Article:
Medical and biological realities also began to hit home. I will be at least 38 by the time any future child would be born and I’ve had two cesarean sections and one D&C (to complete the miscarriage). It’s likely that my uterus has scar tissue that makes it more dangerous to have another child. A growing national conversation about maternal mortality in the peripartum period has been loud for me as well. They had multiple units of blood on hand for my D&C procedure because apparently, it’s possible to bleed out from it. I didn’t need them but holy crap - blood transfusions?! What if I die in childbirth trying to have this third child that we want? I’m also just finally starting to get back into shape, hiking, walking, and doing yoga consistently for the first time since my two oldest children were born. I might actually get back to my pre-pregnancy fitness-level someday.  Do I want to put that off for another few years? If I do, will I suffer long-term consequences?

My kids are also starting to be really fun. I mean it’s not that babies and toddlers aren’t fun but they don’t appreciate the beauty of a hike, they can’t walk very far, and they really suck to travel with. I did take Malie with me to Japan when she was a baby but I came back saying “it was great but it was more of a trip than a vacation.” I did see beautiful things but I also was overwhelmed by caring for an infant by myself while traveling Japan. My kids are starting to make amazing observations about the world around them and they very nearly don’t need midday naps. Am I willing to subject them to the nap schedule of an eight month old who won’t sleep in the car seat or carrier? Will I miss out on some of their childhoods because I was in a fog of pregnancy, nursing, and the peripartum-near-depression that goes on for me from conception until my baby is two years old?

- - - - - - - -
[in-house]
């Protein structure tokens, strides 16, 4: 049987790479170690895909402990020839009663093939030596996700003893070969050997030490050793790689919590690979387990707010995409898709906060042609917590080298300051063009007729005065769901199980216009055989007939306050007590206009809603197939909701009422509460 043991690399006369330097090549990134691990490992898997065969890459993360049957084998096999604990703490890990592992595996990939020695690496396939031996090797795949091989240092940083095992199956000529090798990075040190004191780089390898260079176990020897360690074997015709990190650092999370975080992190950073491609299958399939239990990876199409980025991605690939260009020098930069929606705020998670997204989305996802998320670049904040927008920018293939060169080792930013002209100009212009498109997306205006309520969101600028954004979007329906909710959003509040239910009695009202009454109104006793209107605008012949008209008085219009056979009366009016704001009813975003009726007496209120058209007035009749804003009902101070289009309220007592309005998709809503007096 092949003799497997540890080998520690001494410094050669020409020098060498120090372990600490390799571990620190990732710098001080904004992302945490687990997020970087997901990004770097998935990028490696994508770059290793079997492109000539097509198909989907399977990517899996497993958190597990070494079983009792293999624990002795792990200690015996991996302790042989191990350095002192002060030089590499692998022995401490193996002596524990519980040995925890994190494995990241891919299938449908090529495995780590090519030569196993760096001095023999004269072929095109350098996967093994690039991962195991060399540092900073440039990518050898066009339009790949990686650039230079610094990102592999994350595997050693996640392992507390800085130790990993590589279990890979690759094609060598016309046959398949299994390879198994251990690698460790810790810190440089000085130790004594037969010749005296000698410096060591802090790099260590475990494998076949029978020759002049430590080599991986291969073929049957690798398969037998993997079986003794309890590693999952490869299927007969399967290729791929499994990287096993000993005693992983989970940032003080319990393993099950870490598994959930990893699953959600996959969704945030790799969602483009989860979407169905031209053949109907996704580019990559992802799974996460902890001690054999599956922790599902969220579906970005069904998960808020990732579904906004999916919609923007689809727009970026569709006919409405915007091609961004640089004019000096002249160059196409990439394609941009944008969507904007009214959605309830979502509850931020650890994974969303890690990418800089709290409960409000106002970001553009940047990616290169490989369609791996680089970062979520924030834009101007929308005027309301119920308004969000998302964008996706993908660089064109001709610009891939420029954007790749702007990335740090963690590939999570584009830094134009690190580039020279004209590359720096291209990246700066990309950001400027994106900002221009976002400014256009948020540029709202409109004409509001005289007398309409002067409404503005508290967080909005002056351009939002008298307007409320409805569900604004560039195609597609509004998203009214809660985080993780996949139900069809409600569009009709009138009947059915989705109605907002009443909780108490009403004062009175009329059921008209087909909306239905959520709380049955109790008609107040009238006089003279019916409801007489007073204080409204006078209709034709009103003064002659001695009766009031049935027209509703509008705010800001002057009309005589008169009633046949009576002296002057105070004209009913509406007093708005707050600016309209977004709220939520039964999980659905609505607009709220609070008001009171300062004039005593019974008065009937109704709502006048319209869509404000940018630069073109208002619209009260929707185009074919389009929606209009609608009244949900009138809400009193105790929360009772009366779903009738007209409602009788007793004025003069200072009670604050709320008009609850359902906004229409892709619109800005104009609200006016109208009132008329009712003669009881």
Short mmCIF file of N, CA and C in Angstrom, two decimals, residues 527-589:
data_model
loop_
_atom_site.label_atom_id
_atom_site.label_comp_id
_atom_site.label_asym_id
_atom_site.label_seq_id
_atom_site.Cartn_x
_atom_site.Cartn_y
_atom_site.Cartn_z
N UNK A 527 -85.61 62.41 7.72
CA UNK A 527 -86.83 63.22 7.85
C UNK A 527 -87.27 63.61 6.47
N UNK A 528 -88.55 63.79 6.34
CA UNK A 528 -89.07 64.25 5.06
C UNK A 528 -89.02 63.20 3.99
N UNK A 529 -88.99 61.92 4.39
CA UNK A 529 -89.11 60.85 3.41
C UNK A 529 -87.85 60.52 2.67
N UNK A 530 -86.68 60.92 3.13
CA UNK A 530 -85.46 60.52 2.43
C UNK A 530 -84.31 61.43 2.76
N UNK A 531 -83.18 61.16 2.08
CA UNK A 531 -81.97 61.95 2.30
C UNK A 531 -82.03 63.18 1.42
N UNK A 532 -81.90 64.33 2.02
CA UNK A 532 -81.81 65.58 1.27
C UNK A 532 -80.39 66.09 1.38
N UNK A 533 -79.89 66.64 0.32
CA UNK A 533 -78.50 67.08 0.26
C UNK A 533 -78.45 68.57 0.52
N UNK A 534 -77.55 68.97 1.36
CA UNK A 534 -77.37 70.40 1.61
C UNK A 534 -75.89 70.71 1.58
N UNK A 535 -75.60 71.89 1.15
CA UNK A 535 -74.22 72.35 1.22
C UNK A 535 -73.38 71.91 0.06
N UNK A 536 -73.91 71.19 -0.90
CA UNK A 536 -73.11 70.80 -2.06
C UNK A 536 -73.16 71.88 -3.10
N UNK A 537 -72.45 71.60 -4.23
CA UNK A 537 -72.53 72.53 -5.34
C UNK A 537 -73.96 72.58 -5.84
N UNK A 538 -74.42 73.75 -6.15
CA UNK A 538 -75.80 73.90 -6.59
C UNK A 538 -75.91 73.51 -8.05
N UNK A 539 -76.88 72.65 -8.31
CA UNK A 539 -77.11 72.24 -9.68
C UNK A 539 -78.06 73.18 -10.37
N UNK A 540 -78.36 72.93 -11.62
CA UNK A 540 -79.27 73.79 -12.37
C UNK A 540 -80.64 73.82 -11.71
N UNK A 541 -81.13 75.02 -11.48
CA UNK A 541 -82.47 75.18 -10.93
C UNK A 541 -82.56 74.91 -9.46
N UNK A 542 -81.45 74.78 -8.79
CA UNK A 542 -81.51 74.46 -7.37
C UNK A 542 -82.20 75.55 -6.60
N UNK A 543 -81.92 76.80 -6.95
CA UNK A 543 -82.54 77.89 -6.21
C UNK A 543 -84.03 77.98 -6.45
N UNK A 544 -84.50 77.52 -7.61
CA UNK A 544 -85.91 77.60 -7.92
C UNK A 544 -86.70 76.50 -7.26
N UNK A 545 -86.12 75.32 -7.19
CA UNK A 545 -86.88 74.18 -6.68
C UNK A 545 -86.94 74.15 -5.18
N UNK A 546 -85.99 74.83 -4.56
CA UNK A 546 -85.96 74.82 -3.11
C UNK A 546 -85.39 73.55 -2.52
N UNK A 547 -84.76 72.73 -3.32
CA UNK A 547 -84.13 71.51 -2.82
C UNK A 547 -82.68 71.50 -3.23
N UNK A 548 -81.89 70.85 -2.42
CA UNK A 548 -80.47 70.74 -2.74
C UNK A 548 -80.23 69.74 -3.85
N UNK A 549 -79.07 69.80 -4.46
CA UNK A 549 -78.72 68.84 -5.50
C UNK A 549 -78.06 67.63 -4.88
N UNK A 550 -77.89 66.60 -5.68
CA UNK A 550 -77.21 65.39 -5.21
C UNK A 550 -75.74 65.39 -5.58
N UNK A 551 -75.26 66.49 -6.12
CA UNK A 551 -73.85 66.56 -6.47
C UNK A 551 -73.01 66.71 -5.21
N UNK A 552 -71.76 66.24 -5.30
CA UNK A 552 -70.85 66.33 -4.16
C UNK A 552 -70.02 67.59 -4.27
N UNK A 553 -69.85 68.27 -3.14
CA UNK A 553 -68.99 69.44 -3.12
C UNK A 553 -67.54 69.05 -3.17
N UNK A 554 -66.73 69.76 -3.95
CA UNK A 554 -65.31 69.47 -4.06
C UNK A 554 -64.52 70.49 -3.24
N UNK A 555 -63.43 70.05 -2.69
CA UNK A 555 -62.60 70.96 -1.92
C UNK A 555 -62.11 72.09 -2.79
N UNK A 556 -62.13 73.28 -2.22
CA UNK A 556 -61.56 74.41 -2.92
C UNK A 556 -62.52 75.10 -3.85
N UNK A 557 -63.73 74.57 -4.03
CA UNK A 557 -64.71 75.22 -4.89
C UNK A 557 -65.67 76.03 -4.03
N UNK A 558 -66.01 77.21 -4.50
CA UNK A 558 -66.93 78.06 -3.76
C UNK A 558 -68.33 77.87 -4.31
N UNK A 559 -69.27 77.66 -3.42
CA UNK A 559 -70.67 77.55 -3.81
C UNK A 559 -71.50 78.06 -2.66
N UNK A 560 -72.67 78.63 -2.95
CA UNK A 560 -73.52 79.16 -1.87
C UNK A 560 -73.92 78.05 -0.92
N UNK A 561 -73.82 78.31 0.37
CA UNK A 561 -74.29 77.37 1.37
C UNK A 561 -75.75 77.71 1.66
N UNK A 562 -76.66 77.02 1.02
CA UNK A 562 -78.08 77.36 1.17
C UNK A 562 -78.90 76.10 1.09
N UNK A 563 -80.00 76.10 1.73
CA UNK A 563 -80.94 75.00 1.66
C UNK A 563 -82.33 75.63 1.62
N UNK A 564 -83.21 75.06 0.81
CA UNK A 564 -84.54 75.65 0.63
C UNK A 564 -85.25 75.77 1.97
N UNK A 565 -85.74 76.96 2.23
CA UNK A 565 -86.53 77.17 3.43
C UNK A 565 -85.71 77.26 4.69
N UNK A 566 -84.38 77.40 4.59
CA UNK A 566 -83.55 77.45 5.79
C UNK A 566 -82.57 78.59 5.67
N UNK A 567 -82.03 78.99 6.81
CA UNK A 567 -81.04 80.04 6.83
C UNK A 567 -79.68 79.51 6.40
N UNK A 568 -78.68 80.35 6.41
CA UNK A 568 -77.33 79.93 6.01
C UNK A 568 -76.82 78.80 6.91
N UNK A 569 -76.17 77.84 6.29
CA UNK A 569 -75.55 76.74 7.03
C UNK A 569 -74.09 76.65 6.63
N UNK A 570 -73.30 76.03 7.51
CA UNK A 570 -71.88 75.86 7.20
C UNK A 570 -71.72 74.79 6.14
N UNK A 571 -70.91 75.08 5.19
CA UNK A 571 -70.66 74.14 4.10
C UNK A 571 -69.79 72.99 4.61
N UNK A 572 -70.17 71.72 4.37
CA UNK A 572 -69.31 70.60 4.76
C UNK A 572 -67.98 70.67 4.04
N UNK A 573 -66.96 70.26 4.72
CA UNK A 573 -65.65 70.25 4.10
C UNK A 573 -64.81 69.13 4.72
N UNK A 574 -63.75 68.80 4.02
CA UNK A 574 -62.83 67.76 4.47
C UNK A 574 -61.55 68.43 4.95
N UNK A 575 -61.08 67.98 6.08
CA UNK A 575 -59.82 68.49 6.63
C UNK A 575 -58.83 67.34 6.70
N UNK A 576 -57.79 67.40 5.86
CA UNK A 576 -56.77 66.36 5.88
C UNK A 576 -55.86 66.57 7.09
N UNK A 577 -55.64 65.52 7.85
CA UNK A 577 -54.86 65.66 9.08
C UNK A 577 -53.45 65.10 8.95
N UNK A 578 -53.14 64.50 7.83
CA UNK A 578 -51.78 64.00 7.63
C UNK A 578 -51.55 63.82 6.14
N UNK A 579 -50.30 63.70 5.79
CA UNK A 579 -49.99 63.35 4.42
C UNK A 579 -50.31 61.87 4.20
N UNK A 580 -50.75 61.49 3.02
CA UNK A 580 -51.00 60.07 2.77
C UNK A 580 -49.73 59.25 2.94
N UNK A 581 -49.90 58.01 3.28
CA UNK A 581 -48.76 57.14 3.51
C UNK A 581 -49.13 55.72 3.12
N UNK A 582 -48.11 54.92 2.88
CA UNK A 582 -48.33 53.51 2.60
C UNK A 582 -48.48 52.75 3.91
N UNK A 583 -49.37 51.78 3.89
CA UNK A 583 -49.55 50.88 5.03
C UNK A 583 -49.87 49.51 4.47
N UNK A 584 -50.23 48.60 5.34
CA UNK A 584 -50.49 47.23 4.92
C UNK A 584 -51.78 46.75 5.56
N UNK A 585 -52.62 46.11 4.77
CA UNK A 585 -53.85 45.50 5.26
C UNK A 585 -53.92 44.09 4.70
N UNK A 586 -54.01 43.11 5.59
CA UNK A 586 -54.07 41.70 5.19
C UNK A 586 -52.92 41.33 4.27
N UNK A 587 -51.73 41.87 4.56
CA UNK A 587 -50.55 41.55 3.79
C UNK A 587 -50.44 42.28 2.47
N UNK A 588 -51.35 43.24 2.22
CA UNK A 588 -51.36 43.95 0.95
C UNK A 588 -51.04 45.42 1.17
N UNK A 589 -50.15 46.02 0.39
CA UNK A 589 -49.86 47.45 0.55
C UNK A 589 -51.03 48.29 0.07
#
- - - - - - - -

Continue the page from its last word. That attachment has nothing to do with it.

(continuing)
Yet, I also feel like “people” will be disappointed if we don’t try again. I know my parents will be disappointed. The kids say they’ll be disappointed. I’m sure my clients who knew I was pregnant will wonder “what ever happened to the third kid idea,” even if they never ask. I’m not a big fan of disappointing people. It’s uncomfortable.

As we struggle with relief and pain, emptiness and lightness, one life path or another, I’ve come to the conclusion that this is the first time I’ve had to acutely face my limited time on Earth. Statistically speaking, I probably have 42 years left to live, if all goes well. Perhaps I have 62 as a lot of ladies in my family die near the century mark. But either way, I’m approaching the end of my childbearing years. It’s now or never and I keep trying to consult my old-lady self to figure out what she’d tell me to do. There are two versions of her though: One version who tells me to go for it because the painful part of pregnancy, infancy, and toddlerhood go fast in big picture and another version that tells me that I can have many more adventures with my husband and two wonderful kids if I double down on making life fun for the four of us rather than diluting efforts on five. Approaching the mid-life mark, I can see why people say that “life starts at 40,” and I have so many hopes, dreams, and plans for my mid and late life that I couldn’t have imagined in my 20s, when my vision for life kind of stopped at having kids. Do I want to spend another two to four years pregnant and nursing (I’m 6 years in, already)?

In the end, I don’t know what we’ll decide. There’s no biological certainty to our decisions at this time and there may not be any until I actually hit menopause but I’m having a more and more difficult time imagining going through pregnancy again. The stakes with regard to my health are becoming higher and I’m not sure if I can shake the words, “Do you know your blood type? We like to have plenty of units of blood on hand for this procedure,” from my brain. I’m not in the same boat as the mom who had two low-risk vaginal deliveries. I’m a 38 year old with two c-sections and if my graying hair and wrinkling skin are any indication, my body isn’t as young or as strong as it was when my first two were born. I think if you’re going to see us with a baby in the future, it probably won’t be from my tummy… but we still don’t know if we’ll be taking those baby clothes back when our friends are through with them.

While I can't be certain of what we'll decide and why, I do feel like I've walked through this experience practicing what I preach. It's not comfortable or easy but it feels like a good process. 

Katie PlayfairComment